Managing Process Efficiently: Intro to the Disruptor PatternBy On
This was a blog post I wrote for my employer's blog back when I was a "consultant".
The Disruptor is, essentially, a scheduling strategy builder for multithreaded code. It stands out in the world of concurrent programming because it offers both great execution speed and easily readable and debuggable code. Yes, it does have a weird name. According to the original whitepaper, it was coined "Disruptor" because
"it had elements of similarity for dealing with graphs of dependencies to the concept of “Phasers” in Java 7..."
Of course, it is much more than just a Star Trek joke. The pattern was developed by the LMAX exchange to build a competitive, low-latency trading platform that could handle millions of transactions per second. Luckily for us developers, they have opened the source code to the public. The reference implementation is written in Java, but there is a C# implementation as well.
Under the hood, the Disruptor is a pre-allocated array used as a ring buffer where a process is applied each element in the buffer in order. The process is expressed as an acyclic dependency graph (DAG) of Event Processors. Each Event Processor should be thought of as a separate task or thread, since they are designed to be executed in parallel. After an Event Processor finishes the work associated with an Event, it will advance its Sequence Barrier past that Event.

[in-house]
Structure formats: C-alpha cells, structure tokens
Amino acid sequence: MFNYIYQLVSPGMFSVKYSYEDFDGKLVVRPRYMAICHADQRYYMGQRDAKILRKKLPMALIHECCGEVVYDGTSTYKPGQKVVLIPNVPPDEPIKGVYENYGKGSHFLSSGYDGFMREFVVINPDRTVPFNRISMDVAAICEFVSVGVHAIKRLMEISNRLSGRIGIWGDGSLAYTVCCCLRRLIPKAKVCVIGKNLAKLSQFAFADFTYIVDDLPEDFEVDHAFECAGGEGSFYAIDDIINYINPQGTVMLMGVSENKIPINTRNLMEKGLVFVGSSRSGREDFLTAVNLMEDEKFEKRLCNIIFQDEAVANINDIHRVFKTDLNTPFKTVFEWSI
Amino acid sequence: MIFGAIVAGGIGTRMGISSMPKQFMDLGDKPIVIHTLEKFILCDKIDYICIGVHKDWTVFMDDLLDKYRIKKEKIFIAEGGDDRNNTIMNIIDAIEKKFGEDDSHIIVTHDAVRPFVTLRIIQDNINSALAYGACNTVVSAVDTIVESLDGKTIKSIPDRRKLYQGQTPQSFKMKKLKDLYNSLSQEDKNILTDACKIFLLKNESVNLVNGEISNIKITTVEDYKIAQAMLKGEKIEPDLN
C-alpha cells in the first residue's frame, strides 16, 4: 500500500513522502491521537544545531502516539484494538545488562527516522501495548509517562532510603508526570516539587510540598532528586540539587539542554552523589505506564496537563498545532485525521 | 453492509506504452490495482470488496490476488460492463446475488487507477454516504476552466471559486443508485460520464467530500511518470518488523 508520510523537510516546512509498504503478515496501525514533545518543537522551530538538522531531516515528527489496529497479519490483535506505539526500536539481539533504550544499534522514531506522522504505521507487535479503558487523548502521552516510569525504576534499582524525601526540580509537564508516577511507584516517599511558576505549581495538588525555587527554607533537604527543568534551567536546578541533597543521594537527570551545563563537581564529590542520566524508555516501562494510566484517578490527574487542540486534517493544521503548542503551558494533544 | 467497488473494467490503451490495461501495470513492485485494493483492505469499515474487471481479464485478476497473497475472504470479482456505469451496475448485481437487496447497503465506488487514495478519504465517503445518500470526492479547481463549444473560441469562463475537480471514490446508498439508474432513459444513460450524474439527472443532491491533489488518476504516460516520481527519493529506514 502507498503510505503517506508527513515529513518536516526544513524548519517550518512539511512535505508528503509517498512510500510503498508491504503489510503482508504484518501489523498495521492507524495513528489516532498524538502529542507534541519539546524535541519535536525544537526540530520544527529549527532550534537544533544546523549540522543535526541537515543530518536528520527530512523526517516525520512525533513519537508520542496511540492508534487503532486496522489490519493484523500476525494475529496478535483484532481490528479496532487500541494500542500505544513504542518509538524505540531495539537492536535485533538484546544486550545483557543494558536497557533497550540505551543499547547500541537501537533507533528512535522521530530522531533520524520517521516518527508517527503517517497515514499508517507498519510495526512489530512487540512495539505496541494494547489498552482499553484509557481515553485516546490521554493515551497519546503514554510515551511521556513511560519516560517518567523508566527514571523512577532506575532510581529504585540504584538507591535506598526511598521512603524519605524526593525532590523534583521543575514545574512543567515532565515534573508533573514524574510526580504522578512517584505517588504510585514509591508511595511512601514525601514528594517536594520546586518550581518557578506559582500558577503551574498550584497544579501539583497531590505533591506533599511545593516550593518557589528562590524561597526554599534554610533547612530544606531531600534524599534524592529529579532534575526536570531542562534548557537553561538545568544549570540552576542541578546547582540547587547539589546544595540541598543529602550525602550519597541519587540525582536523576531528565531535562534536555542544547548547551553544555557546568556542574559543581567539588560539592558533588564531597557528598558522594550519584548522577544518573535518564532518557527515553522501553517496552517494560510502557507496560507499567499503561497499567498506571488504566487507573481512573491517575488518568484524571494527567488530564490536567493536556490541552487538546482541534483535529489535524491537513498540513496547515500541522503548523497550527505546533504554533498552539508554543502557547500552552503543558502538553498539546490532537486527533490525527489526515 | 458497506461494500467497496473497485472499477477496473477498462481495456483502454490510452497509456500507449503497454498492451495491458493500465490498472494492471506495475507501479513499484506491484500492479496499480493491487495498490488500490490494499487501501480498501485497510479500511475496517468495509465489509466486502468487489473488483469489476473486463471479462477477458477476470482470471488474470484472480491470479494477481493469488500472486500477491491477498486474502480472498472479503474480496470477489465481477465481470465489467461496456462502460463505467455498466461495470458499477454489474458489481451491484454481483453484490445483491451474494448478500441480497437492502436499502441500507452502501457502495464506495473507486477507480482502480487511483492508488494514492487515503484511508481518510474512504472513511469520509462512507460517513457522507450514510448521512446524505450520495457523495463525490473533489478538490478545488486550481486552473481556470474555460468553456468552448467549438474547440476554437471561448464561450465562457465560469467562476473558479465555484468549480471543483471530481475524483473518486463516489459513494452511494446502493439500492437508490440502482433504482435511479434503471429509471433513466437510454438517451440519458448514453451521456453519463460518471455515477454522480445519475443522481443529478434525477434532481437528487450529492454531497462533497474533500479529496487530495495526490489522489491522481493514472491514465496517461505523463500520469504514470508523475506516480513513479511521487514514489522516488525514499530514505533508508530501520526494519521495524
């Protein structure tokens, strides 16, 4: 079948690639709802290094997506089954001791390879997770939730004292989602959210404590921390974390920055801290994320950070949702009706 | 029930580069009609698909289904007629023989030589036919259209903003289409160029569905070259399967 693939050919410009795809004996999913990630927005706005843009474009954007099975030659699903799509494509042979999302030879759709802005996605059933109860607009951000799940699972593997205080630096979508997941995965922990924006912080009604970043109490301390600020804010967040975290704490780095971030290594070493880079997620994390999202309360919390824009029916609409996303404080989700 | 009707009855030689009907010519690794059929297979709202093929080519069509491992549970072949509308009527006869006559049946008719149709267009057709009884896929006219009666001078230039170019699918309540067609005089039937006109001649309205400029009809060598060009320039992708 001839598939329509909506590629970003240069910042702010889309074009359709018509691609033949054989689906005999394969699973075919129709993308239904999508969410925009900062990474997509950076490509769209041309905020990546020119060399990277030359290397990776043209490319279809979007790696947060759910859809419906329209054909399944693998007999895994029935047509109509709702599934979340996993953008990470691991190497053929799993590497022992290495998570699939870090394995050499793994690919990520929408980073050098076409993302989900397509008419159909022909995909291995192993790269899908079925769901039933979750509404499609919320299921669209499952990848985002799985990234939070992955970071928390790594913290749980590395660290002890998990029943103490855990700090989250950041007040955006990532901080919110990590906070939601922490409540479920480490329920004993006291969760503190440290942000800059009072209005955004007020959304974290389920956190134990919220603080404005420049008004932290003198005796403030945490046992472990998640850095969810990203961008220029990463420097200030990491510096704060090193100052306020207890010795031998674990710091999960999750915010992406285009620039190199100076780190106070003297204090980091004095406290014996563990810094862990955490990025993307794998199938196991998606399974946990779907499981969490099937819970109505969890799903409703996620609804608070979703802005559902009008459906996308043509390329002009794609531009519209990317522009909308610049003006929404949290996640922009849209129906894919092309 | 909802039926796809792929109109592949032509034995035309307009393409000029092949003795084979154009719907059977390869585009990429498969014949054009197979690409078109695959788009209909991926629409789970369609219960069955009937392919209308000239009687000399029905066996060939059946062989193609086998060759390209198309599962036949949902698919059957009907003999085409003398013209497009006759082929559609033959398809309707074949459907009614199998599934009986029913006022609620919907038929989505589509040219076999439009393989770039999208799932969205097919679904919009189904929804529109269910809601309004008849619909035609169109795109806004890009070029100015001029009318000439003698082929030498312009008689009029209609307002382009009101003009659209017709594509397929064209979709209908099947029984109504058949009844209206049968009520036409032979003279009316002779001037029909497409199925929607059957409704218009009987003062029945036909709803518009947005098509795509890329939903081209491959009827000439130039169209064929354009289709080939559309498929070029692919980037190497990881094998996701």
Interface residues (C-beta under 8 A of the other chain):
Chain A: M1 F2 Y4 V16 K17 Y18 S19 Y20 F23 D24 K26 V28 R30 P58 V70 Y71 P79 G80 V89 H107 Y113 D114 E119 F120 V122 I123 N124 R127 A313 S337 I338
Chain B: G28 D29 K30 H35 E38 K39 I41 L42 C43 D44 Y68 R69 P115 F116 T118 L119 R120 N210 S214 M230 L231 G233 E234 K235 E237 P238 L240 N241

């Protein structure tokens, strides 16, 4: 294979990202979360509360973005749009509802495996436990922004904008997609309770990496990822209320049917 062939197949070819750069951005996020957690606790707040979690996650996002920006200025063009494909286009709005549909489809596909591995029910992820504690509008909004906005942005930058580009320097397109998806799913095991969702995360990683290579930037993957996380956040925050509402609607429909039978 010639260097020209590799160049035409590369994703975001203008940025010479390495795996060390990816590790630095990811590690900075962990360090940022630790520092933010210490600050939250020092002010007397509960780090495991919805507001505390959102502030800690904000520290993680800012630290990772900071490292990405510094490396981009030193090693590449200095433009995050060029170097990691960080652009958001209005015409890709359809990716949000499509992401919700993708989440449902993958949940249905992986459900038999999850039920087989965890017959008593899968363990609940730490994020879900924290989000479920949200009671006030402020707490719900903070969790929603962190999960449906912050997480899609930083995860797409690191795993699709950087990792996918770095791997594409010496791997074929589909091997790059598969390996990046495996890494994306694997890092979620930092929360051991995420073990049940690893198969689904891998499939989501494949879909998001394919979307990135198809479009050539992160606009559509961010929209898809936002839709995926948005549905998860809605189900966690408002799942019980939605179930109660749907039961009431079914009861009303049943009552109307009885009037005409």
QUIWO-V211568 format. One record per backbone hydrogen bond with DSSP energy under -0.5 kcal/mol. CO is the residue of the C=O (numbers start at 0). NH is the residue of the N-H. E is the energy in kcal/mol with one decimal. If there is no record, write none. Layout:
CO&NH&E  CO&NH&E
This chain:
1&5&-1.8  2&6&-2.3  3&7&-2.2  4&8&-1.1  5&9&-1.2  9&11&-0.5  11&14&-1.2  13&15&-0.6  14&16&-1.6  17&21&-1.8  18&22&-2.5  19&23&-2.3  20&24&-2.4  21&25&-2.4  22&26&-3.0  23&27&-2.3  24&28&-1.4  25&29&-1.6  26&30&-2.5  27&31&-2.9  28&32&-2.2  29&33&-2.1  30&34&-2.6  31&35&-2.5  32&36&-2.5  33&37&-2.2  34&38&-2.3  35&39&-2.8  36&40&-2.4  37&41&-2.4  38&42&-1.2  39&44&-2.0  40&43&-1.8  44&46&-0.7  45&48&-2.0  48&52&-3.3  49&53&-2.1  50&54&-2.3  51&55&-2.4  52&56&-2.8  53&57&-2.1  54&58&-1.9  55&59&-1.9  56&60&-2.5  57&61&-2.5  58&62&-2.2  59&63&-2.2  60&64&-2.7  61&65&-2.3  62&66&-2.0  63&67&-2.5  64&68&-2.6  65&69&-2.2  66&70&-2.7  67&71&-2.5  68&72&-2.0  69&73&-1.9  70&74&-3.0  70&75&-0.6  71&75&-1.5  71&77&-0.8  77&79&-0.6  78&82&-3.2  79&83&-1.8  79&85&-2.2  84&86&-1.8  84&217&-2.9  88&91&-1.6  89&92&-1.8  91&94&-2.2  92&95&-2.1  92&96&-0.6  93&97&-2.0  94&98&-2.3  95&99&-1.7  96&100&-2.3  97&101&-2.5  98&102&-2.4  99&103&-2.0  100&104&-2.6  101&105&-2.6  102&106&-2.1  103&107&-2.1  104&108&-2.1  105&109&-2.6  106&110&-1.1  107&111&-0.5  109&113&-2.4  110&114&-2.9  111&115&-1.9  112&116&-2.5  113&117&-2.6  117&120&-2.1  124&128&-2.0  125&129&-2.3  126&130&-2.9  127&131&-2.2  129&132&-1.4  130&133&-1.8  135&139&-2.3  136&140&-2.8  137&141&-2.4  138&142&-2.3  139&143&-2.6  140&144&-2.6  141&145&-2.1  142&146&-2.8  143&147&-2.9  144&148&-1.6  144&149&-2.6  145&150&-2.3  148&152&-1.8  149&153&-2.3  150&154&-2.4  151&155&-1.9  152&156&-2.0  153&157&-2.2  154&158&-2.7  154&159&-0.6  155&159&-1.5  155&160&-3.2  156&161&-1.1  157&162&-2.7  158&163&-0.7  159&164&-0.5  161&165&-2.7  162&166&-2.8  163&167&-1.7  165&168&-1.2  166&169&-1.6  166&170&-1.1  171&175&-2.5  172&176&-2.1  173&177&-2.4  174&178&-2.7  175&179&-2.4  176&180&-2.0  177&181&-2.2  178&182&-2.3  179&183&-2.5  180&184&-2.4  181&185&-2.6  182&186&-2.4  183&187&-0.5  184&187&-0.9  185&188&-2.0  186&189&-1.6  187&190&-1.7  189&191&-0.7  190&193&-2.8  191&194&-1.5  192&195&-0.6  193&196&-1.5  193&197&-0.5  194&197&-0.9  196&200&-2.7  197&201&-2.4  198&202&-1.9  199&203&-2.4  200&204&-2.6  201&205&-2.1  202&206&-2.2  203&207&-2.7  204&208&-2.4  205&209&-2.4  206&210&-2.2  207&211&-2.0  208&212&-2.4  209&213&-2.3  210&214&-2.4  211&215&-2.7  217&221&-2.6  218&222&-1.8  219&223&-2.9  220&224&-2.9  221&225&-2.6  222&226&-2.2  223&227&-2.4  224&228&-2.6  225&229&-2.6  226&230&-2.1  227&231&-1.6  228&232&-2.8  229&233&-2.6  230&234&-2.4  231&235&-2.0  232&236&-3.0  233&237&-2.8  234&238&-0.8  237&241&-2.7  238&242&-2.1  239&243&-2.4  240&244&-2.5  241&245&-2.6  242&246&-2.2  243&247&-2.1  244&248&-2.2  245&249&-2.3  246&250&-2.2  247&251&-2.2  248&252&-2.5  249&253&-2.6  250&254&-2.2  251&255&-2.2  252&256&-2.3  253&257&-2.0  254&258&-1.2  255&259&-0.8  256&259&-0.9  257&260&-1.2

Fig. 1: C depends on B, B depends on A.
This allows other Event Processors which depend on it to continue processing, up to the barrier. Since there is a single writer for each sequence barrier, no locks or CAS operations are required. A similar edict applies to Events themselves: each Event Processor must only write to its own properties on an Event, or to events that it has been assigned to, making it a single writer for those events or those properties.
The Disruptor was intended to be a foundation for an extremely fast interactive application whose database fits in RAM, But in my experience, it can also be used as a good way to organize and optimize an asynchronous process involving external services and slow disks. It is best used in conjunction with event streams or message queues rather than a traditional 3-Tier architecture like MVC with a SQL backend.
To get started with the Disruptor in .NET, download the NuGet package. My next post will demonstrate basic setup of a Disruptor in C# and show how the Disruptor can help create a high-perfomance stream processing system.